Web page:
Twitter is not a social network. While Facebook is the digital equivalent to your online residence, Twitter is your window to relevance, a network where individuals connect through fleeting interactions yet rooted in context and interaction. How we embrace and invest our persona in this paradigm says more about the future of digital culture and ourselves than we might imagine. And, it’s only increasing in its societal prevalence.
– More than 100 million Tweets fly across Twitter every day.
– The lifespan of a ReTweet is roughly one hour.
– Over 175 million people have created a micro presence on Twitter, with that number expected to grow to 200 million by the end of the year.
At just four years young, Twitter’s growth is nothing short of awe-inspiring.
Twitter is at the center of the social media egosystem, firmly placing the “me” in social media among the digerati. While it’s not the largest online network in the world, Twitter is indeed both a real-time and real world lens into a thriving global society. At any moment, we can peer into conversations, experiences, and observations to take the pulse of a very human network and learn about what has its attention at macro and incredibly micro levels.
Suddenly the obscure become recognized, the muffled are amplified and what was once private now becomes public. The back channel is now the front channel and what was once an ambiguous social network connected by streams of @names and @replies is now a reflection of who we are individually and together.
If we are the collective essence of Twitter, perhaps understanding the individual social catalyst will give us insight into the vital spark of Tweets, follows, and followers.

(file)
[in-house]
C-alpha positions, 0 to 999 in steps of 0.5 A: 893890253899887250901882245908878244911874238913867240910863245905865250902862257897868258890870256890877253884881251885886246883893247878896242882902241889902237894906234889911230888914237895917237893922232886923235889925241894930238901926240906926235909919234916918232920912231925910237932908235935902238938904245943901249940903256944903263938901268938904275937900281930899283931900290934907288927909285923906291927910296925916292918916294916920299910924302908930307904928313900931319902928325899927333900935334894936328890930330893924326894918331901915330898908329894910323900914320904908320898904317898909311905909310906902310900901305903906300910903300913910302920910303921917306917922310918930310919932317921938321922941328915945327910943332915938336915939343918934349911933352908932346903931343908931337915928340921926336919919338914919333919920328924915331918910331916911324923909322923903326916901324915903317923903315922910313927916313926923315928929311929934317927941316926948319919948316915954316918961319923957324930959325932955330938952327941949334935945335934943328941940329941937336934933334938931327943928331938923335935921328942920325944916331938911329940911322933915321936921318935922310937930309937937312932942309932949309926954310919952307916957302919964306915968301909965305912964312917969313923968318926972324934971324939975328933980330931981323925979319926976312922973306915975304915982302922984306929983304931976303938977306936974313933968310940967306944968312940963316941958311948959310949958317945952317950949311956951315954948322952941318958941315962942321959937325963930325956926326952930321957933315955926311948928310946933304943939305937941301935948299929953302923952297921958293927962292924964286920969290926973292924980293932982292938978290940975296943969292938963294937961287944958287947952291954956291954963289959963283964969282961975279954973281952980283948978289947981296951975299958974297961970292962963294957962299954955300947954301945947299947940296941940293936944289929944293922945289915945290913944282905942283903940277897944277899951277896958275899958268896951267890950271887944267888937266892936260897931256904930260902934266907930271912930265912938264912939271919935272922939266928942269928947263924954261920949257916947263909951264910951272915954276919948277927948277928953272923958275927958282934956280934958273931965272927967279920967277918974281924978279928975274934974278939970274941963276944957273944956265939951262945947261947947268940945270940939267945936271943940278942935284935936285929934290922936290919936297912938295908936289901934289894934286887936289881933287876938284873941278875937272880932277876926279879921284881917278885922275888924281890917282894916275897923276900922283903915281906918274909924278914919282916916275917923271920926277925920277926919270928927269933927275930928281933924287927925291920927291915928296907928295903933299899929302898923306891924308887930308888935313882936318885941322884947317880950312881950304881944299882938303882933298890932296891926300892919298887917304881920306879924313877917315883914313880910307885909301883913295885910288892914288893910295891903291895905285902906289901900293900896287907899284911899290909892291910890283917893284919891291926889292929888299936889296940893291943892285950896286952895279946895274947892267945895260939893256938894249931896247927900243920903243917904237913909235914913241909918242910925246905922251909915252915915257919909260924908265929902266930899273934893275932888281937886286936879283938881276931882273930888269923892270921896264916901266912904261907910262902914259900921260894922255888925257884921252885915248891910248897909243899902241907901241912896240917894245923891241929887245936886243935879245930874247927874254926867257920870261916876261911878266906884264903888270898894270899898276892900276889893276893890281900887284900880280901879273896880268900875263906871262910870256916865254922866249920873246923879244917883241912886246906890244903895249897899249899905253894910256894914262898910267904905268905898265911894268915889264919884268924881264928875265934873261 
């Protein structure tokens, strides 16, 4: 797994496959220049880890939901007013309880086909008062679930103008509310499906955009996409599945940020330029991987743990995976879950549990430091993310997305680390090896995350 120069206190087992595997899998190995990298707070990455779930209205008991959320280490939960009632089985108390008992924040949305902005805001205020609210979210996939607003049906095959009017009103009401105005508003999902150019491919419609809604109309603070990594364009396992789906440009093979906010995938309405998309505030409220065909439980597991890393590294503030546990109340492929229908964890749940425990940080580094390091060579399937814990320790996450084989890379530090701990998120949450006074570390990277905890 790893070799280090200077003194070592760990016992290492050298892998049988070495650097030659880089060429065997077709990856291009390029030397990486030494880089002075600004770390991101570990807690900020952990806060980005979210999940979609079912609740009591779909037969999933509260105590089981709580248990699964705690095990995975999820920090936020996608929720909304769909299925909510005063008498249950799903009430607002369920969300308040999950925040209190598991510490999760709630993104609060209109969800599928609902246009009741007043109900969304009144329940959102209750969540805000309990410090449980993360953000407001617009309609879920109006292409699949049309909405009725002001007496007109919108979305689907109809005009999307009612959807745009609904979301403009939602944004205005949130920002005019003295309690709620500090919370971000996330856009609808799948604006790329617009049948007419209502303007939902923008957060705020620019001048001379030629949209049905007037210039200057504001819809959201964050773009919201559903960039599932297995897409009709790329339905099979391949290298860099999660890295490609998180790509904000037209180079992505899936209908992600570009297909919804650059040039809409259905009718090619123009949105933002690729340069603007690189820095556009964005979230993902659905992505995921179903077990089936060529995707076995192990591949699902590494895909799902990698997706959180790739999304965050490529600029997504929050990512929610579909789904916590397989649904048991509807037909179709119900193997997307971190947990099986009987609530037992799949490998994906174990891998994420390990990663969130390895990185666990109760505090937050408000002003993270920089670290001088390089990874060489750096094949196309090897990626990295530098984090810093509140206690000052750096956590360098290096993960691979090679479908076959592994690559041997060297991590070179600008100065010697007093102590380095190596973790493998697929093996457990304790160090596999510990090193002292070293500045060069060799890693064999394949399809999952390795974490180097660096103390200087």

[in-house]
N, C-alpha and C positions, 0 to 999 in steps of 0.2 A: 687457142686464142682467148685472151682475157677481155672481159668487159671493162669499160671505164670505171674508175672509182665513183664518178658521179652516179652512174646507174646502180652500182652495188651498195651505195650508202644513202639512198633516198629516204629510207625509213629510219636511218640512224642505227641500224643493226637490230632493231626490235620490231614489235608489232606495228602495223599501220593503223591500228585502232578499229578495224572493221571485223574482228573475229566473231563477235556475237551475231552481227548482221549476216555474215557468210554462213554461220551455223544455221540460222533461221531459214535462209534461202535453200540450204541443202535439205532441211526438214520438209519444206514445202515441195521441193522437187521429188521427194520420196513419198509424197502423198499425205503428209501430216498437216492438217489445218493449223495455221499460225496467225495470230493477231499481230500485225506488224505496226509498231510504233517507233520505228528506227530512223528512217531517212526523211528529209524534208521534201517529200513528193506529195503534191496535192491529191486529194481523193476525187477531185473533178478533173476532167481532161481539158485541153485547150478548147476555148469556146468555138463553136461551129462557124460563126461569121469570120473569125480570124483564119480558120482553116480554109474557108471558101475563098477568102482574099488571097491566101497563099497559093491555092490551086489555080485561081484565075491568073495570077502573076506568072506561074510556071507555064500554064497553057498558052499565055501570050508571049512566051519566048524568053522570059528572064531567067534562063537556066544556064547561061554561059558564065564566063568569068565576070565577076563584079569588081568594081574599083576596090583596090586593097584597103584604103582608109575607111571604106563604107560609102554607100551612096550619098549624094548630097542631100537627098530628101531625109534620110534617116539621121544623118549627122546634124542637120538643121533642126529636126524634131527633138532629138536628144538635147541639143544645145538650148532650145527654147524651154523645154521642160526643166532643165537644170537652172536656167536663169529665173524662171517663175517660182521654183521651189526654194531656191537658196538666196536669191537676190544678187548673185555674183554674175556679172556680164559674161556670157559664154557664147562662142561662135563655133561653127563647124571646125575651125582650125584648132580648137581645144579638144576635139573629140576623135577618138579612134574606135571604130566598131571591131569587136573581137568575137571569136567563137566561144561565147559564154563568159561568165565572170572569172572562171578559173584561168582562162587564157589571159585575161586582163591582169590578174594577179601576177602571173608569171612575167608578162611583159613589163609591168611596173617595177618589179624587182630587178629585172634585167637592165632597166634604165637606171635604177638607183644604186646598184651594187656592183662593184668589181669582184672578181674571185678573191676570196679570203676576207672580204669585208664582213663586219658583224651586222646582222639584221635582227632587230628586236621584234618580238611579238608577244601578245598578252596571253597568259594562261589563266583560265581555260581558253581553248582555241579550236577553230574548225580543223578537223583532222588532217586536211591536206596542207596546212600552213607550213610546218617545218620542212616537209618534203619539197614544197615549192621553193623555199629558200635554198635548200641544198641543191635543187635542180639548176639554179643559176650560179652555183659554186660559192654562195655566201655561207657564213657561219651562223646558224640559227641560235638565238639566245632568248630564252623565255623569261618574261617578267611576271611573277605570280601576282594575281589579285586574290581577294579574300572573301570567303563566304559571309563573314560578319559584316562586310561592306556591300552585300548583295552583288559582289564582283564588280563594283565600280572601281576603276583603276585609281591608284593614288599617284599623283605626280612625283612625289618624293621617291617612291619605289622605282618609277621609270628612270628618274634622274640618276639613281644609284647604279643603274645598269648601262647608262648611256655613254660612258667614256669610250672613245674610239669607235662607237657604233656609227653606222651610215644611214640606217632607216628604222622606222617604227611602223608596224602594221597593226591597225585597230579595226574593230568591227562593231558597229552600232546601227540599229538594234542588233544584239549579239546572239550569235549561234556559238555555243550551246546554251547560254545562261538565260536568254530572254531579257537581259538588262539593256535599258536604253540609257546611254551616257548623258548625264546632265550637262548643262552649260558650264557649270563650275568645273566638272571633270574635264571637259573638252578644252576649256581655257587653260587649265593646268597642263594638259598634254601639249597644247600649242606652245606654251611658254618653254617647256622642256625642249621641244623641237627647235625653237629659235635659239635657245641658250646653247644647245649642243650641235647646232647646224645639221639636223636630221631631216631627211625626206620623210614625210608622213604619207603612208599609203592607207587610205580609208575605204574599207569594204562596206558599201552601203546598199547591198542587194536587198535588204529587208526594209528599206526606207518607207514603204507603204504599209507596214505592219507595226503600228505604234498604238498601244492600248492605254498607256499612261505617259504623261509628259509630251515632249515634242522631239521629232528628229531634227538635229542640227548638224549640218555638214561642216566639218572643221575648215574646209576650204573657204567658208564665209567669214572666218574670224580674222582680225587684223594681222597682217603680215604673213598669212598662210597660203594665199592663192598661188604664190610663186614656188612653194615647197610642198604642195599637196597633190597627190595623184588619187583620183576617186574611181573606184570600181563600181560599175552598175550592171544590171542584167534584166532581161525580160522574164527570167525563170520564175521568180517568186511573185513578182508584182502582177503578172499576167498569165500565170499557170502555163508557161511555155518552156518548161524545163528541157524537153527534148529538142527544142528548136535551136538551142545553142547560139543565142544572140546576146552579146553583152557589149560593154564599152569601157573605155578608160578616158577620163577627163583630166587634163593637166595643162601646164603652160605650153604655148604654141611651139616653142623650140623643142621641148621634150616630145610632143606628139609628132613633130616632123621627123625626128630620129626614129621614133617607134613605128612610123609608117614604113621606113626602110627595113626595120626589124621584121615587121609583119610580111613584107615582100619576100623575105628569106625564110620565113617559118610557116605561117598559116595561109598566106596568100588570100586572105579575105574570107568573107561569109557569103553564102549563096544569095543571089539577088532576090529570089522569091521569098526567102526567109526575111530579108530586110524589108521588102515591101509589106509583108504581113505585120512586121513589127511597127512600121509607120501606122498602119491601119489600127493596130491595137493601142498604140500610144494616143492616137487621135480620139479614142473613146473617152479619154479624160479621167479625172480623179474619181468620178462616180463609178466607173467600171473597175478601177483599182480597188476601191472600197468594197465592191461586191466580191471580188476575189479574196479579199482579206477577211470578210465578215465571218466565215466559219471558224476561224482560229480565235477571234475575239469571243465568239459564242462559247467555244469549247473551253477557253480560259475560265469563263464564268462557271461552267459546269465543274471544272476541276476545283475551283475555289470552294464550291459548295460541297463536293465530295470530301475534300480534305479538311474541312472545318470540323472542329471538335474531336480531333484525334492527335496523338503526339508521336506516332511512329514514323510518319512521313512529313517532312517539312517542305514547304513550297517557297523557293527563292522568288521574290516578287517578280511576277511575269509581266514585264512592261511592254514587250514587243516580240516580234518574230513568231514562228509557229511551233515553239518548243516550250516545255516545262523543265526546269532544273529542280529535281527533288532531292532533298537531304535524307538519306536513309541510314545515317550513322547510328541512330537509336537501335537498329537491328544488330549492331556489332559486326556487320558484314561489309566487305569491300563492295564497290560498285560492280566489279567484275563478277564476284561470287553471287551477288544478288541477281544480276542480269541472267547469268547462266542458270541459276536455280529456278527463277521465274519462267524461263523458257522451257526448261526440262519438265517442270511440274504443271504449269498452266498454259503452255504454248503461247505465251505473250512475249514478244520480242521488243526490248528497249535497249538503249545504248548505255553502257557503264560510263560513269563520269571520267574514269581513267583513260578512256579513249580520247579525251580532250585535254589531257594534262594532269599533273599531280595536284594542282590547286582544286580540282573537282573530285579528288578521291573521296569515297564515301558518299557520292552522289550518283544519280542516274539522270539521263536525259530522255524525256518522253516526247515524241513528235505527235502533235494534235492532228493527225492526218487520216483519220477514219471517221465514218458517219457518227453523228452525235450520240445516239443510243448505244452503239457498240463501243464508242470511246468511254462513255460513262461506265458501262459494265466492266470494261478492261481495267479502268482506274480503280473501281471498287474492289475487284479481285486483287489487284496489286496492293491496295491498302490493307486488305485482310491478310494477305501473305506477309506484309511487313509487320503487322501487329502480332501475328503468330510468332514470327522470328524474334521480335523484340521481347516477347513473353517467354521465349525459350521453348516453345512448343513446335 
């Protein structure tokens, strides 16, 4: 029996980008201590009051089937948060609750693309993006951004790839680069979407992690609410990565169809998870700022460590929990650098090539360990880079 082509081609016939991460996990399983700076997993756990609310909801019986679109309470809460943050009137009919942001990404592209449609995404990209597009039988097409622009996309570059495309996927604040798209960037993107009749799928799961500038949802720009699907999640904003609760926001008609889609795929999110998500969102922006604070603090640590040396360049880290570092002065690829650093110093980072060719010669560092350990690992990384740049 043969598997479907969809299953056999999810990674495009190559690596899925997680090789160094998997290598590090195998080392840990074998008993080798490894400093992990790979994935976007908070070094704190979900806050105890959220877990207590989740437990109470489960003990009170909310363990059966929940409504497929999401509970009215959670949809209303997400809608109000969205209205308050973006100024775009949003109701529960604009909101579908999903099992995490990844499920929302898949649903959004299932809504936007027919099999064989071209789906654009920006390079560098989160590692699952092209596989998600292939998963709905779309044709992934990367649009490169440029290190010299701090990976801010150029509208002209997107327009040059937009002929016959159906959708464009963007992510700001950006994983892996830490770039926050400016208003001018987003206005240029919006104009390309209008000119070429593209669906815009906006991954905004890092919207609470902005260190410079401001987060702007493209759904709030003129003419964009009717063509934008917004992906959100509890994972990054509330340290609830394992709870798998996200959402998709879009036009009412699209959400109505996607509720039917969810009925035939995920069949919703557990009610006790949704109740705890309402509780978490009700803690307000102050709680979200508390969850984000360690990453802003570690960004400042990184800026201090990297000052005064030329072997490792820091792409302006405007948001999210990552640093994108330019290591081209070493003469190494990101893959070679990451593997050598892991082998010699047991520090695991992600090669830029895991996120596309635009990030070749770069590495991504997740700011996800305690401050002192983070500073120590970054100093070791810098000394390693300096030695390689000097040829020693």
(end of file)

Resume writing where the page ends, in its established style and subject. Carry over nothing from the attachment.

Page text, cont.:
Who Are These Tweeple?
For brands, scholars, media leaders, and everyday people, studying the nature and composition of Twitter helps us harness its liveliness and channel activity into insight. I recently met with the team at Ad-ology Research while speaking at the SummitUp Conference in Dayton Ohio. We discussed Twitter and its denizens (you and me) and they shared a recent study that I was permitted to also share with you.
The report, “Twitter Users in the United States” surfaces the demographics and psychographics of Twitter users for brands and businesses to better understand the hearts and minds of this unique group of potential customers and influencers.
If we were to humanize the results, we see that the average Twitter user is likely to be:
– Women than men
– Single, with no kids at home
– Have average incomes
– With some college experience
– Own their primary place of residence
– Live in a suburban location
Of the 2,100 people surveyed, the age of Twitter users divided mainly among two groups, but significantly among four …
25-34 = 28.4%
35-44 = 26%
18-24 = 17.8%
45-54 = 13%
The balance of users in this particular study skewed toward white people with 73.6% followed by English speaking individuals of Hispanic origin with 9.6% and 8.7 of reporting participants representing black communities.